- Prime minister says statements on ‘Leave’ leaflets ‘not true’
- Johnson says Cameron’s Remain campaign has nothing to offer
The U.K. referendum on European Union membership entered its final stages as David Cameron tried to capitalize on a swing in momentum back to the “Remain” campaign and former London Mayor Boris Johnson accused the prime minister of having nothing to offer voters.
The pound jumped the most since 2008 Monday as investors grew more confident British voters will opt to stay in the EU on June 23. The referendum is being watched by governments and investors around the world amid concern that a so-called Brexit would spark turmoil across global markets.
Both sides returned to the fray after suspending the campaign for 60 hours following the murder of Labour lawmaker Jo Cox. The prime minister, taking audience questions on a BBC television special Sunday, accused his opponents of lying over immigration, the price of membership and a European army, while arguing a Brexit would hurt the economy. He also took to Twitter to highlight Cox’s pro-EU views.
“It would be a tragedy if we damaged our economy and wrecked job prospects in our country on the basis of three things that are completely untrue,” a visibly riled Cameron said.
The pound surged against the dollar for its biggest gain since December 2008 and sterling volatility retreated following polls published Sunday showing “Remain” regaining the lead that it had lost in recent weeks. The pound was up 2 percent at $1.4639 as of 12:54 p.m. in London.
Writing in the Telegraph newspaper on Monday, Johnson urged Britons to “change the whole course of European history,” saying leaving the EU would be “overwhelmingly positive” for the U.K.
“What is the Remain camp offering?” Johnson said. “Nothing. No change, no improvement, no reform; nothing but the steady and miserable erosion of parliamentary democracy in this country.”
Parliament has been recalled Monday so that lawmakers from all parties can pay tribute to Cox, who was shot and stabbed as she attended a meeting with constituents. Her death led to soul-searching among politicians about the rancorous nature of the Brexit debate. In a sign of unity, some lawmakers may sit on opposing benches in the House of Commons for the session. Cameron on Sunday tweeted a link to her final commentary piece.
Elsewhere in the campaign:
- Ten Nobel-winning economists wrote to the Guardian newspaper saying Britain is better off inside the EU
- German Finance Minister Wolfgang Schaeuble said EU policy makers have safeguards in place to avoid “chaotic developments” should Britons vote to leave
- British Foreign Secretary Philip Hammond said the vote will be “a very tight result either way” and if Leave wins, “there will be no going back”
- The pressure group Migration Watch said migrants cost the U.K. as much as 17 billion pounds ($25 billion) a year, without explaining how it arrived at the figure
- U.S. billionaire Wilbur Ross told Bloomberg Television a Leave vote would be the “most expensive divorce proceeding in the history of the world”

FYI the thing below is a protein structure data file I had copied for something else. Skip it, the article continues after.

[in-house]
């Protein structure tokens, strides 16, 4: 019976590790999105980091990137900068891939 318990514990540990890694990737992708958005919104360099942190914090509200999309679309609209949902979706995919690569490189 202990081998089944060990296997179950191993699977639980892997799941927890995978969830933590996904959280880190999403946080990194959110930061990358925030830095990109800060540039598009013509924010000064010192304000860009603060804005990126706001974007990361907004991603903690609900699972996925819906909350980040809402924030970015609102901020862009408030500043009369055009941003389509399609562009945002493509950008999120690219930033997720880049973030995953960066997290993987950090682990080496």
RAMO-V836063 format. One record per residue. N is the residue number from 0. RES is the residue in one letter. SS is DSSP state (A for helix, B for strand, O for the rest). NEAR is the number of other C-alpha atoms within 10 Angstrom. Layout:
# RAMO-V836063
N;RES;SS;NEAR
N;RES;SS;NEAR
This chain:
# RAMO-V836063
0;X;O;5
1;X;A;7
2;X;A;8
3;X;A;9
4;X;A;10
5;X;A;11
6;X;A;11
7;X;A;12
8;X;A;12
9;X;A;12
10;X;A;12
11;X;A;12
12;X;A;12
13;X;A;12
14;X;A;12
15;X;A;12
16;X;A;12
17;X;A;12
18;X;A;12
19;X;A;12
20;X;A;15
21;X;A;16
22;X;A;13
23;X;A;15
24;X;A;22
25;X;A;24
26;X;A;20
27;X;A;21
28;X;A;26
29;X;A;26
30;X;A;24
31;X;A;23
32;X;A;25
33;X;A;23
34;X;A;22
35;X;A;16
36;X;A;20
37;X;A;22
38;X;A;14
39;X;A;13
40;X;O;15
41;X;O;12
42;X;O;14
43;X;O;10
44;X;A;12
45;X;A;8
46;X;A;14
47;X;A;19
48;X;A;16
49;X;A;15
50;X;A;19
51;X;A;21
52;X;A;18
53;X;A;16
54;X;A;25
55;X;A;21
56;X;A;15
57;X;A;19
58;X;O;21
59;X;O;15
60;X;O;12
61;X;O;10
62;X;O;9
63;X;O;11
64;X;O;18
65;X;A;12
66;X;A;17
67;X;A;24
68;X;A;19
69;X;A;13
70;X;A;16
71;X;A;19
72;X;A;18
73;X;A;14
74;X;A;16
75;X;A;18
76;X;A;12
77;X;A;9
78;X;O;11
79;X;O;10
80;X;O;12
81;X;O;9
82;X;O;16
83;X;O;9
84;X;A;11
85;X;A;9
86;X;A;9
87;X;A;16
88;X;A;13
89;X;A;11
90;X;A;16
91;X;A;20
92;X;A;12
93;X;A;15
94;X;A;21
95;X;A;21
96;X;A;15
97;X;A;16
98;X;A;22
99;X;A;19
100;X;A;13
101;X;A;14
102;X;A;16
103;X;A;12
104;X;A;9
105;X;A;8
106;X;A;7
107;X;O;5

- The Society of Motor Manufacturers and Traders issued a statement stressing the importance of Britain remaining in the EU
The death of Cox, who defended immigrants and refugees, has created difficulties for “Leave” whose main campaign message is that Brexit will enable Britain to regain control of its borders and stem the flow of EU immigrants. On Monday, former Conservative Party Chairwoman Sayeeda Warsi said she has switched to “Remain” because of the “Leave” campaign’s “nudge nudge, wink wink, xenophobic racist campaign.”
“Day after day, what are we hearing?” Warsi said in a BBC Radio interview. “The refugees are coming, the rapists are coming, the Turks are coming; linking the Turks to criminality, the extremists are coming.”
Speaking to the same program on Monday, U.K. Independence Party leader Nigel Farage defended the focus on immigration, saying “the central point of this campaign is that we want to control our country and part of that is controlling our borders.”
Yesterday, he suggested Cox’s killing had hurt the “Leave” campaign, saying “we did have momentum until this terrible tragedy.”
Thomas Mair, charged with Cox’s murder, gave his name as “death to traitors, freedom for Britain” in a court appearance on Saturday.
In his BBC appearance, Cameron repeated his message that departing the EU would be a risk, and that most economists warn it would damage the economy.
“When I’m thinking of buying a house, I listen to an expert,” he said. “When I’m thinking of getting into a car, I listen to the mechanic. If I want to build a bridge, I want an engineer. People in the ‘Leave’ campaign are asking you to trust in just a sense that it’s going to be OK. I don’t think that’s good enough.”
Cameron was backed by two of Britain’s most popular car experts: Jeremy Clarkson and James May, longtime presenters of BBC Television’s “Top Gear” program who now present a new motoring show, “The Grand Tour.” Standing in front of a map of Europe, Clarkson said in a video supporting the “Remain” camp that “leaving the EU would mean so much more red tape that “every single time we wanted to go to any one of these countries” it would take ”what, a hundred years.”